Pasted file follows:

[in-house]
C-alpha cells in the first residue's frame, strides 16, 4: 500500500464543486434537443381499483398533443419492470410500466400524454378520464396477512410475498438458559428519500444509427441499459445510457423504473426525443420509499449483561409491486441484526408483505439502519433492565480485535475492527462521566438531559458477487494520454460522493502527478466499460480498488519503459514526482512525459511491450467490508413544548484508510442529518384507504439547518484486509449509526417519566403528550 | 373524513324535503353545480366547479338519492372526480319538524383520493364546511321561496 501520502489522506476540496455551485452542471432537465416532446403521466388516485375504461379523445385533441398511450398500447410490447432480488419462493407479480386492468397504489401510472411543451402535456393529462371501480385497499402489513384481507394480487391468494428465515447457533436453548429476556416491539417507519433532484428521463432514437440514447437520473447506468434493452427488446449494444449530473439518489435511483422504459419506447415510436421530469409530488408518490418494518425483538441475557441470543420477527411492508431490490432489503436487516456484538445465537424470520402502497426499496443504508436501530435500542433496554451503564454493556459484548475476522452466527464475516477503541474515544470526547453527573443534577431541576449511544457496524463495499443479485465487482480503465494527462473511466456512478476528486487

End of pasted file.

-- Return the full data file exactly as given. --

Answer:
[in-house]
C-alpha cells in the first residue's frame, strides 16, 4: 500500500464543486434537443381499483398533443419492470410500466400524454378520464396477512410475498438458559428519500444509427441499459445510457423504473426525443420509499449483561409491486441484526408483505439502519433492565480485535475492527462521566438531559458477487494520454460522493502527478466499460480498488519503459514526482512525459511491450467490508413544548484508510442529518384507504439547518484486509449509526417519566403528550 | 373524513324535503353545480366547479338519492372526480319538524383520493364546511321561496 501520502489522506476540496455551485452542471432537465416532446403521466388516485375504461379523445385533441398511450398500447410490447432480488419462493407479480386492468397504489401510472411543451402535456393529462371501480385497499402489513384481507394480487391468494428465515447457533436453548429476556416491539417507519433532484428521463432514437440514447437520473447506468434493452427488446449494444449530473439518489435511483422504459419506447415510436421530469409530488408518490418494518425483538441475557441470543420477527411492508431490490432489503436487516456484538445465537424470520402502497426499496443504508436501530435500542433496554451503564454493556459484548475476522452466527464475516477503541474515544470526547453527573443534577431541576449511544457496524463495499443479485465487482480503465494527462473511466456512478476528486487